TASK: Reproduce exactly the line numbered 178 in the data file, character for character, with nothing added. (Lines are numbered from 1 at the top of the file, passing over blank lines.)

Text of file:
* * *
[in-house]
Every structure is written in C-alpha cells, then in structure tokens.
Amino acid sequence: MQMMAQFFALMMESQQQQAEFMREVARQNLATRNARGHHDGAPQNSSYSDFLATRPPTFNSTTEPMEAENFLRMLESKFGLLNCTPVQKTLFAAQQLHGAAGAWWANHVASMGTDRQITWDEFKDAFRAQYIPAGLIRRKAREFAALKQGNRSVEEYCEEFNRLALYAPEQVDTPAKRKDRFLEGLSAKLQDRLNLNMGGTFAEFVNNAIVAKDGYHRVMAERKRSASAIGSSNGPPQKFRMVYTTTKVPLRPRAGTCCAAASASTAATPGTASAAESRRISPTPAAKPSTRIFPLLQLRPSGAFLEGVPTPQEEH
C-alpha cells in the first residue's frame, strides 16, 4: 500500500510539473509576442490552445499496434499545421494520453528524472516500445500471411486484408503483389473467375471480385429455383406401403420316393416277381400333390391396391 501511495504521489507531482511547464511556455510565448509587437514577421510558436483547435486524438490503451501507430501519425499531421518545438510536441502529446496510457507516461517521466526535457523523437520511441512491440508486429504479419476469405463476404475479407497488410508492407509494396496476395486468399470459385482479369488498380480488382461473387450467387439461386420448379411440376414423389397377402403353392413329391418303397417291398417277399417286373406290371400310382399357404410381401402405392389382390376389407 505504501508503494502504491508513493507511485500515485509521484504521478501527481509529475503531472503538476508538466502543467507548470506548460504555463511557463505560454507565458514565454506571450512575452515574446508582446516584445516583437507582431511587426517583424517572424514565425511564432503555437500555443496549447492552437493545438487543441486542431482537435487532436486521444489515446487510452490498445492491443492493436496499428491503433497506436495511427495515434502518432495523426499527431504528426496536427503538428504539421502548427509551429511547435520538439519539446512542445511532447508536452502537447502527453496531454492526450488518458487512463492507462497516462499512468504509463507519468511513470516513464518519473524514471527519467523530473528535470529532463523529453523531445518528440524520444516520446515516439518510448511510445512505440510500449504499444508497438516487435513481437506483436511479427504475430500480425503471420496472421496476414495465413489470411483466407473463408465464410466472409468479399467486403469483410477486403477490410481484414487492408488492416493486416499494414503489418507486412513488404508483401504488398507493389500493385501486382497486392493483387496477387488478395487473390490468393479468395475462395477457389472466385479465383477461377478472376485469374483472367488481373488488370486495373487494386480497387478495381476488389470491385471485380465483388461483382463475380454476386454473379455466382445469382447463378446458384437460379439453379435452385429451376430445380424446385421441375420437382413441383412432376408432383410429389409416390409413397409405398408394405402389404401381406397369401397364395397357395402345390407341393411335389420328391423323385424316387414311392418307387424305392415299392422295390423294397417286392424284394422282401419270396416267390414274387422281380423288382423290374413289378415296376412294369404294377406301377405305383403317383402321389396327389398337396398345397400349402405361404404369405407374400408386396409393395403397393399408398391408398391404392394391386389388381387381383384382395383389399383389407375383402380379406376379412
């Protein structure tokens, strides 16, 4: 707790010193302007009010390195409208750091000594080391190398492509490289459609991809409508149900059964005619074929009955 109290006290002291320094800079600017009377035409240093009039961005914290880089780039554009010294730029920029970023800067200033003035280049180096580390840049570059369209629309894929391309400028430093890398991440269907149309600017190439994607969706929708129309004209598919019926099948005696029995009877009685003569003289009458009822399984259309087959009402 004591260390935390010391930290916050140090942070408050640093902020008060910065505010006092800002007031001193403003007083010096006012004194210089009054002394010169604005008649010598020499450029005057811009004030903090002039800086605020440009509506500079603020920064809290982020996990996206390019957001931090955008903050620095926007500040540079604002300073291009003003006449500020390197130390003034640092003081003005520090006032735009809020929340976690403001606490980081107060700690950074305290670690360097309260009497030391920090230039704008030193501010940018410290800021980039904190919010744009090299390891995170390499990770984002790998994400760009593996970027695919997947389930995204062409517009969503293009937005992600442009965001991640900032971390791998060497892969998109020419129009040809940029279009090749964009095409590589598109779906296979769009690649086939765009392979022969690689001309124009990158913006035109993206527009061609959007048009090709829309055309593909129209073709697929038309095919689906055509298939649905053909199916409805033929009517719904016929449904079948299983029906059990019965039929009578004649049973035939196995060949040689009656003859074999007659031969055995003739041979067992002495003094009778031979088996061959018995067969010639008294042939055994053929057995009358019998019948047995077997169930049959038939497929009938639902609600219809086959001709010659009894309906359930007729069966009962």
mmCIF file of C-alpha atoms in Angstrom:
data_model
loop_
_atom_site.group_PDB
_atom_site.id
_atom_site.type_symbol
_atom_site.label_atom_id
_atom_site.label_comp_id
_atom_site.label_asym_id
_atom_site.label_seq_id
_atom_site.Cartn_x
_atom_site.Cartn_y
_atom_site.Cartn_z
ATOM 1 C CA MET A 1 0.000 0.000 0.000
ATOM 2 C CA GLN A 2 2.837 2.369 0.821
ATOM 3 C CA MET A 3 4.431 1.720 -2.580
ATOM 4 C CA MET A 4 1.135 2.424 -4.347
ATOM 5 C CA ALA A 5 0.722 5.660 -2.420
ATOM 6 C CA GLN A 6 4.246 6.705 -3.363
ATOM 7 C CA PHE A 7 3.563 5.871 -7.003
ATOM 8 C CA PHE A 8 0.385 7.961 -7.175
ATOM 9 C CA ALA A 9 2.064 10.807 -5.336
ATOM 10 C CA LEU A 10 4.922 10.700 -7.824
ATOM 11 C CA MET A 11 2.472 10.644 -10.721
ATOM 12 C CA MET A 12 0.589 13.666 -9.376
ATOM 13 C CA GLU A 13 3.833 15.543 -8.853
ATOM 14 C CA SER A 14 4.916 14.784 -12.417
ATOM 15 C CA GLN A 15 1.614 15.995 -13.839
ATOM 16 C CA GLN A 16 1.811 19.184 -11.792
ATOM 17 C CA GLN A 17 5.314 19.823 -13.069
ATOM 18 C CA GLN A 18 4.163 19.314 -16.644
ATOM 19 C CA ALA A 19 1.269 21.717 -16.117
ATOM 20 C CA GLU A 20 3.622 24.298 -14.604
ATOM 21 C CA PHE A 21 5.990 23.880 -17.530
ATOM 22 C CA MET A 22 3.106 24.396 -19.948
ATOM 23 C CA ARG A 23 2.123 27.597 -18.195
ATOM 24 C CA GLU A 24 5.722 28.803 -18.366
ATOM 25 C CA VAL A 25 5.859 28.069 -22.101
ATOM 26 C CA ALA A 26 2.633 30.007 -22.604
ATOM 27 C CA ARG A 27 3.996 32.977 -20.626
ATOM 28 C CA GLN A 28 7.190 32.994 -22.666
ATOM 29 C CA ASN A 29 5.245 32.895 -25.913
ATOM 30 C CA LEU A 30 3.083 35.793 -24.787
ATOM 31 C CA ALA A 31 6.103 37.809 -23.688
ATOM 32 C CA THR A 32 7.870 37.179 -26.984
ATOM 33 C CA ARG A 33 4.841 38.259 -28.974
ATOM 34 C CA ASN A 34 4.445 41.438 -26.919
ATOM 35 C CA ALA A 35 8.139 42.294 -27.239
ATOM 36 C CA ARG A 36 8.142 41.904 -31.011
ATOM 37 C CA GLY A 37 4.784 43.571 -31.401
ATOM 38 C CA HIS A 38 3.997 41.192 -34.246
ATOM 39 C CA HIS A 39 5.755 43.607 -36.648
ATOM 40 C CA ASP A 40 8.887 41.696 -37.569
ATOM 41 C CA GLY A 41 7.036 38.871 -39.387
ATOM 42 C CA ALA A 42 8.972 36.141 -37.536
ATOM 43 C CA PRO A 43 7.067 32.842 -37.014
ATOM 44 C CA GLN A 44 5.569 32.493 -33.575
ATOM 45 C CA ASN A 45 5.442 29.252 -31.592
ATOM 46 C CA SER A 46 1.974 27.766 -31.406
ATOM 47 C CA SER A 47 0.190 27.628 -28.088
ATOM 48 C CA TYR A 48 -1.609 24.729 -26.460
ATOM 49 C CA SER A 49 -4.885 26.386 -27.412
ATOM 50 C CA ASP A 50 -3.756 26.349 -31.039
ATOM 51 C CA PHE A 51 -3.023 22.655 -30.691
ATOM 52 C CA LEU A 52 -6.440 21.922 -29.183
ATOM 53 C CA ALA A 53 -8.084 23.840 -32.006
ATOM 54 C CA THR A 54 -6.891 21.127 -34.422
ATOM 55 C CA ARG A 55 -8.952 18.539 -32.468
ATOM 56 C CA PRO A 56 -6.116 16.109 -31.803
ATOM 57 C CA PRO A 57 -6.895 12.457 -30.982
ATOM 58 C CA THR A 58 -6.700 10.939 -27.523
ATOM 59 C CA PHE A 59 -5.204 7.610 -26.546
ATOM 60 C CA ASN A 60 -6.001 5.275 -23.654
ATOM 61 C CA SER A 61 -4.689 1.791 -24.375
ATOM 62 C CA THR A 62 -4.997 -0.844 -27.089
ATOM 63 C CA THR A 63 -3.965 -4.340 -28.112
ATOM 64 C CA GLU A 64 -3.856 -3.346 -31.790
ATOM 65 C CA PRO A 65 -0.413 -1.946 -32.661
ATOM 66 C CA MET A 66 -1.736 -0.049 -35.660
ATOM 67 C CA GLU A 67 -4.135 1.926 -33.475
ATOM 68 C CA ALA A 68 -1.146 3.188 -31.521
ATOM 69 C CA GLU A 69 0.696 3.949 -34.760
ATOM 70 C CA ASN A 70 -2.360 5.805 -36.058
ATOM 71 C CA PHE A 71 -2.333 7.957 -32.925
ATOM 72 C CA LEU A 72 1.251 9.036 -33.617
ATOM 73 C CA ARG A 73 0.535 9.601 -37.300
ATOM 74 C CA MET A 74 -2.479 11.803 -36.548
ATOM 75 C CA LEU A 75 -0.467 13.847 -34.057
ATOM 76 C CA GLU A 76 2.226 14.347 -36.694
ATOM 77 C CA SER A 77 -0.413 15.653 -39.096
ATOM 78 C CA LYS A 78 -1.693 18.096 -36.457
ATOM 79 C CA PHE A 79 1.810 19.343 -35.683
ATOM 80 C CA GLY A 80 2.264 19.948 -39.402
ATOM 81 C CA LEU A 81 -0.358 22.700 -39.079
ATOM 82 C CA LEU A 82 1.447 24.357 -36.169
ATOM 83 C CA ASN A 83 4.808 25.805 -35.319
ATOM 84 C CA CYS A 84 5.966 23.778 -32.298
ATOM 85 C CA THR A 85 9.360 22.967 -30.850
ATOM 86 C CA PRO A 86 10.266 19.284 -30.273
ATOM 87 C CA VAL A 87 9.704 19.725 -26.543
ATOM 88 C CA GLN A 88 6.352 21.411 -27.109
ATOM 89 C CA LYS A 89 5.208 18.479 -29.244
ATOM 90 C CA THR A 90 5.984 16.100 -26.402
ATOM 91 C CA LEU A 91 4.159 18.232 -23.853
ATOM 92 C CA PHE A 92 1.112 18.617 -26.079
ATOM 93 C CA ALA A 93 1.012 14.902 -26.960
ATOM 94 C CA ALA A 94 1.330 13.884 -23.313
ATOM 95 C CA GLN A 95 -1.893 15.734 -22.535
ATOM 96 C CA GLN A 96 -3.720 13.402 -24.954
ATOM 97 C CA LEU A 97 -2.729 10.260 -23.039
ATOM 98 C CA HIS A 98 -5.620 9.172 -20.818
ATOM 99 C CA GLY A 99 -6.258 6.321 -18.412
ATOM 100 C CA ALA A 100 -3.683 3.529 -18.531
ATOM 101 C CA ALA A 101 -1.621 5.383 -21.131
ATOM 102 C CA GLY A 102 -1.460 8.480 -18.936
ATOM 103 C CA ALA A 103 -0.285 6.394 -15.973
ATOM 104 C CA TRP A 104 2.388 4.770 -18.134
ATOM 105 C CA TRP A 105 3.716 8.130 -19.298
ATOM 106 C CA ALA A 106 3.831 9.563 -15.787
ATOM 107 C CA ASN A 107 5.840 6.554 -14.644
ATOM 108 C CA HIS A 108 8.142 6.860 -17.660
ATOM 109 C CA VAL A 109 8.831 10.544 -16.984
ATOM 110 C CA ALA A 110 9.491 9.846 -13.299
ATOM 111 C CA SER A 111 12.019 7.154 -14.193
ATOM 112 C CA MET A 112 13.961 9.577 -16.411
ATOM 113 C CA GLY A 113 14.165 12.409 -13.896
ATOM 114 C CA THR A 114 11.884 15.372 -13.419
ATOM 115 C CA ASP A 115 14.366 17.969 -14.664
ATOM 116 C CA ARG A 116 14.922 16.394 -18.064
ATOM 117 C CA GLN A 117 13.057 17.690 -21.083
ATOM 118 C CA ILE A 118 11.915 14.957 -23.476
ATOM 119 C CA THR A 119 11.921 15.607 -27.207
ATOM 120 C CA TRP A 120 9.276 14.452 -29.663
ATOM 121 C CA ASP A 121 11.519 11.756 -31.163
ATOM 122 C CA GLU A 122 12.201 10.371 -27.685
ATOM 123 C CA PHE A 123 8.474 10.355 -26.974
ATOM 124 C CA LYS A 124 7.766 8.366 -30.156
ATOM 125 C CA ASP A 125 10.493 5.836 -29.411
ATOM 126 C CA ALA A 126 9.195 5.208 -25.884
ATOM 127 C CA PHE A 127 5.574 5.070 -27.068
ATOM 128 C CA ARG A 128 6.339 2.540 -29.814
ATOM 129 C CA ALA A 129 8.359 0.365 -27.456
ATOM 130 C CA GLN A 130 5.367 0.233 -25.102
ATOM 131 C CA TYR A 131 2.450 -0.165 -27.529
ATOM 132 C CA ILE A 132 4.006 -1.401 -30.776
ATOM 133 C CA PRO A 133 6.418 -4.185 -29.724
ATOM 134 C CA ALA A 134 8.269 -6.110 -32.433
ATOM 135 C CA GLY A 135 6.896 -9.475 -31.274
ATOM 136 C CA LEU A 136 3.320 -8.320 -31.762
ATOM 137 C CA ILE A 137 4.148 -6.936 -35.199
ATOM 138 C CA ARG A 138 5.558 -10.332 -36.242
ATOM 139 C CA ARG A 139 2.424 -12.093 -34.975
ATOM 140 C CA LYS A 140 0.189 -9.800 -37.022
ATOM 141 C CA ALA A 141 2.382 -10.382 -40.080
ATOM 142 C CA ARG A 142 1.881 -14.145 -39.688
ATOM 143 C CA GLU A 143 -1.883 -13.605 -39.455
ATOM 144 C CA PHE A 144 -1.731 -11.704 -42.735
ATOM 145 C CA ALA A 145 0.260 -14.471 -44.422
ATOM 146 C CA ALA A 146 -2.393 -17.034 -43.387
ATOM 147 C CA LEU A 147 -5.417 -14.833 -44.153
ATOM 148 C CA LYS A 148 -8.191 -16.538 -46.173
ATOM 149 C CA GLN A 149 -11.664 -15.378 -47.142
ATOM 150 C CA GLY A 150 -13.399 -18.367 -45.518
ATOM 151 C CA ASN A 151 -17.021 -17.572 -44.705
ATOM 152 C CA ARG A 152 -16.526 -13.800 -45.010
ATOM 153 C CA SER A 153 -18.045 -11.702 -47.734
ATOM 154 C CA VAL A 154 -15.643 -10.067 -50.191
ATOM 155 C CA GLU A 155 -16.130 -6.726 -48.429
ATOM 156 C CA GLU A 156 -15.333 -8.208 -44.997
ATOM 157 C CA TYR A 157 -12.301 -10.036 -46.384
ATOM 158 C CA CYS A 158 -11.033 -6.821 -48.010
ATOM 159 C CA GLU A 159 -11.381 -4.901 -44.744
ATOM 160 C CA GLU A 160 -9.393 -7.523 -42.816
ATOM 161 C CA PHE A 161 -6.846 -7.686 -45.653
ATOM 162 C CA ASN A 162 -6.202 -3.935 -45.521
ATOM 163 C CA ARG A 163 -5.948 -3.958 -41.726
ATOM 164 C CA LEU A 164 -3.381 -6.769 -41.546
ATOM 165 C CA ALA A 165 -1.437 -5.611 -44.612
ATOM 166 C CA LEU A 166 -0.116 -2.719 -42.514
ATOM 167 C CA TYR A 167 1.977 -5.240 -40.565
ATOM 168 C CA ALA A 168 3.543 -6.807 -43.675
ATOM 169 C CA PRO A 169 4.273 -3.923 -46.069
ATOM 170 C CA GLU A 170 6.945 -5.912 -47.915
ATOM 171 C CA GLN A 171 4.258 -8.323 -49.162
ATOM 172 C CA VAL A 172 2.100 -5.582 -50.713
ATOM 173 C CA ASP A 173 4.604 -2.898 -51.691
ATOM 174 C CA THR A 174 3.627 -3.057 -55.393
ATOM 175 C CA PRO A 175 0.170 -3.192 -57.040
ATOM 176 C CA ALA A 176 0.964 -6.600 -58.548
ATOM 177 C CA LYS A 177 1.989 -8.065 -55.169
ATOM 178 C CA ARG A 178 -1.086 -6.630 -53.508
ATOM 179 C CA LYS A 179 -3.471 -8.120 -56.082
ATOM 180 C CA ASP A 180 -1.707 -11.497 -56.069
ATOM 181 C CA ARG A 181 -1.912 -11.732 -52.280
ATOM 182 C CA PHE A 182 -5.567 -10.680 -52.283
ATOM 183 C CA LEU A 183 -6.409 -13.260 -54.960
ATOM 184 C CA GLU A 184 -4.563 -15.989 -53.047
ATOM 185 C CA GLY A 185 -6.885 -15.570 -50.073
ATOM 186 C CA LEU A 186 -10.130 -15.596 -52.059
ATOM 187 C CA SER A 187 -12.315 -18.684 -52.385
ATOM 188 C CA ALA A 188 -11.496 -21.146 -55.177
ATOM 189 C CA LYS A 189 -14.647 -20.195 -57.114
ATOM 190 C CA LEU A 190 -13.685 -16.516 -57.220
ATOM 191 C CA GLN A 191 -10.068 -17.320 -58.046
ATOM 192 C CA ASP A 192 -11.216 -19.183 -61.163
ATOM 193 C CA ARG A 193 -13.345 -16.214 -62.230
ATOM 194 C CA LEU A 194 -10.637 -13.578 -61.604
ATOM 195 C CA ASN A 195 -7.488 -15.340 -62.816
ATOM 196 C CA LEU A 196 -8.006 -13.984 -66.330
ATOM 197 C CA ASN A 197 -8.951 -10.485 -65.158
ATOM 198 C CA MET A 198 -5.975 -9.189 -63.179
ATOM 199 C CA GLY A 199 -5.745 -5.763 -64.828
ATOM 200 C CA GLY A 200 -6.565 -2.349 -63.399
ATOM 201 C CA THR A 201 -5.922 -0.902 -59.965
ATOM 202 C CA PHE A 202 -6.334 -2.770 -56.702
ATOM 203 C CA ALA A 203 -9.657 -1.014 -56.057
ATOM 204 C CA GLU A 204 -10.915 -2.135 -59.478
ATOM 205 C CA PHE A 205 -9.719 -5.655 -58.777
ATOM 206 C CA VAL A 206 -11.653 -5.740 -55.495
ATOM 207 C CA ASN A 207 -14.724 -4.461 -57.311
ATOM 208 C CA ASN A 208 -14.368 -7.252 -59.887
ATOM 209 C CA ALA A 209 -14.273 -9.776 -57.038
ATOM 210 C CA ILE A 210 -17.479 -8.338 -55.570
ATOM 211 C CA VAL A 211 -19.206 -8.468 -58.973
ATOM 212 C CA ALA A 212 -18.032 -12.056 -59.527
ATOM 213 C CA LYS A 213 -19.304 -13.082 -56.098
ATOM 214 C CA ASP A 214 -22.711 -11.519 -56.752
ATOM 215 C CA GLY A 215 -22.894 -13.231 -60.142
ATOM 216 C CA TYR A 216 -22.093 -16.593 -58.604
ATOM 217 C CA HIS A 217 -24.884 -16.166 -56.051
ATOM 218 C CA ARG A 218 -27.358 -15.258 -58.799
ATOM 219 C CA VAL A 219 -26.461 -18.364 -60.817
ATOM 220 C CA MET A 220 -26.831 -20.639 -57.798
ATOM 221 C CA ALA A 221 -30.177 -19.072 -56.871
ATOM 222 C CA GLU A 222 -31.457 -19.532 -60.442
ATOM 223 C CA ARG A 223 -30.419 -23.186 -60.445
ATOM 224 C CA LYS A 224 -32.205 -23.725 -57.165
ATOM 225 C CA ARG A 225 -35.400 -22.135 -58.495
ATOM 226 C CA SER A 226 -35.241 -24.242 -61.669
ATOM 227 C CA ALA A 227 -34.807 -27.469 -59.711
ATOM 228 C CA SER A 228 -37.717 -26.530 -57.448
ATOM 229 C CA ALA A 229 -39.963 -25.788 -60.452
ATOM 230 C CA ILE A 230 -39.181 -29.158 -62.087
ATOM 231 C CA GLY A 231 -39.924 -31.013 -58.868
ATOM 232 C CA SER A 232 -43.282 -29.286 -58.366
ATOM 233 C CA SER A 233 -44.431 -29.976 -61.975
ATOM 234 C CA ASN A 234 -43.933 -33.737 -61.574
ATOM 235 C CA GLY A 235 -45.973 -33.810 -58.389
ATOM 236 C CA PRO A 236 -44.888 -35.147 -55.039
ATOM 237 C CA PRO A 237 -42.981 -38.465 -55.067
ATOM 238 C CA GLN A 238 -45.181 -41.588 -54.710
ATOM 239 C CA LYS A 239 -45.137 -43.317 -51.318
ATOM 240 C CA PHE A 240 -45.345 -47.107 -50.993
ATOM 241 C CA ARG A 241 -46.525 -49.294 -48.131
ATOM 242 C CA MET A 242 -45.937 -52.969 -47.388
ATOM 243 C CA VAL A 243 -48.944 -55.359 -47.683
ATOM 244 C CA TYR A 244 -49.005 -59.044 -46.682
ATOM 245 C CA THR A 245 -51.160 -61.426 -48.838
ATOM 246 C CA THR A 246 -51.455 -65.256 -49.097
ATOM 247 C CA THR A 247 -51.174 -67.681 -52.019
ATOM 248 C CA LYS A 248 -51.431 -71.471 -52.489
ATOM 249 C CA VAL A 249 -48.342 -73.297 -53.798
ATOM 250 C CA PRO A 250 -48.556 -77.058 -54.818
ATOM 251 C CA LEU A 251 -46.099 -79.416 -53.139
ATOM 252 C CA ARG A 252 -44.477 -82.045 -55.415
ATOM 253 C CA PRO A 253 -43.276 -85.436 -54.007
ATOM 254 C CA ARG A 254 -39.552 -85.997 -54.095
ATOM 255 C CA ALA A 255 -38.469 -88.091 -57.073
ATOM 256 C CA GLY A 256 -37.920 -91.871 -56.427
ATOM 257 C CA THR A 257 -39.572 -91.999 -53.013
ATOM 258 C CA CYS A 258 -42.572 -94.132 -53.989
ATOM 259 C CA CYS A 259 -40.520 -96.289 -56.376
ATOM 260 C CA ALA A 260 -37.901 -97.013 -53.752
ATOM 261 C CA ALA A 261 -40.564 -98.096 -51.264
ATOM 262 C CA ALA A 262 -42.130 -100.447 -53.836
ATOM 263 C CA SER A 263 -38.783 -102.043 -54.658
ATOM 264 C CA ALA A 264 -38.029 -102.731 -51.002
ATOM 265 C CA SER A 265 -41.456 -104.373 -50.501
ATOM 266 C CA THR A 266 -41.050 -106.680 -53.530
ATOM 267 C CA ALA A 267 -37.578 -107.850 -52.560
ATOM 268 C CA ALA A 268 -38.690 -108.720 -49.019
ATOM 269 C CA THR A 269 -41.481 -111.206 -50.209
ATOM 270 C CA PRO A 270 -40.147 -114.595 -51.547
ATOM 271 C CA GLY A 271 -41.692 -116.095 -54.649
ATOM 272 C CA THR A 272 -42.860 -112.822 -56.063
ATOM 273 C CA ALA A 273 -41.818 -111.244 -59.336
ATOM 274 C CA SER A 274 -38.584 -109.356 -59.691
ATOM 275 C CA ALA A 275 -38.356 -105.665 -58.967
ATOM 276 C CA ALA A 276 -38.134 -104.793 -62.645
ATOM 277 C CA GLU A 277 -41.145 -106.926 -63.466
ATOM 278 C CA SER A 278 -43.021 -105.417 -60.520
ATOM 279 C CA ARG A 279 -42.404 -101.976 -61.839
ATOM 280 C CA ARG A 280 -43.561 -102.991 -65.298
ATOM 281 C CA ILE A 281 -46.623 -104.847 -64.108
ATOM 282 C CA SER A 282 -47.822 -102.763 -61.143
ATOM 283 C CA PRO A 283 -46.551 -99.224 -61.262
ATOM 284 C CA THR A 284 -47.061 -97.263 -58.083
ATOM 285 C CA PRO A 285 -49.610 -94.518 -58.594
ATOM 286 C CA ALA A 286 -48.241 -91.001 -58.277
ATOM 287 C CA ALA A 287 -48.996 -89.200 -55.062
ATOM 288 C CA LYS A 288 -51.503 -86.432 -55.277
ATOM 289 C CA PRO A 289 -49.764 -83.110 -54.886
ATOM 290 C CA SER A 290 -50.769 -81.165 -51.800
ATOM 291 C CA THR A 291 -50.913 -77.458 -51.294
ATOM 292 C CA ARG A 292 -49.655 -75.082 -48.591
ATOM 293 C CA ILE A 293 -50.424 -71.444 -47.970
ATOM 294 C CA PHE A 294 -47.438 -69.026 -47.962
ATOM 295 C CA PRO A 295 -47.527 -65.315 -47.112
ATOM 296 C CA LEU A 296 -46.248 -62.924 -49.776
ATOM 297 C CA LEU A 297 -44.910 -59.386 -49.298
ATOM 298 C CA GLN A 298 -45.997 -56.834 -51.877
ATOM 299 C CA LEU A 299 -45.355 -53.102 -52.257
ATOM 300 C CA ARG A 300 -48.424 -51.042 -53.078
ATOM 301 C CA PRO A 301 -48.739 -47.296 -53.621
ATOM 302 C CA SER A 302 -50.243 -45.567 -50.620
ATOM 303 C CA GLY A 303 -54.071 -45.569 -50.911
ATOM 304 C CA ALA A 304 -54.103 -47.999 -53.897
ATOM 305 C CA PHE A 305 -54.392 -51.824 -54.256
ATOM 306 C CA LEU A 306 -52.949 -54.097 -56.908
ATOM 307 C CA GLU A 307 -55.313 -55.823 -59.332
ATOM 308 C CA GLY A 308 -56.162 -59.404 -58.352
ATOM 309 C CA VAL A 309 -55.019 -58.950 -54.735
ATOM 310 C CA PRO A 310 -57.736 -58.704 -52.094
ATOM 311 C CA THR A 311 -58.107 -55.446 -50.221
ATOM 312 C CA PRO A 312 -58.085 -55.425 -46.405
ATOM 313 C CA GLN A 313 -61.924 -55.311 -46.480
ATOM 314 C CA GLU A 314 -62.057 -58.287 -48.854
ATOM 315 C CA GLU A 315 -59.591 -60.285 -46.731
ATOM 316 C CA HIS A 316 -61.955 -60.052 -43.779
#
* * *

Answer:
ATOM 160 C CA GLU A 160 -9.393 -7.523 -42.816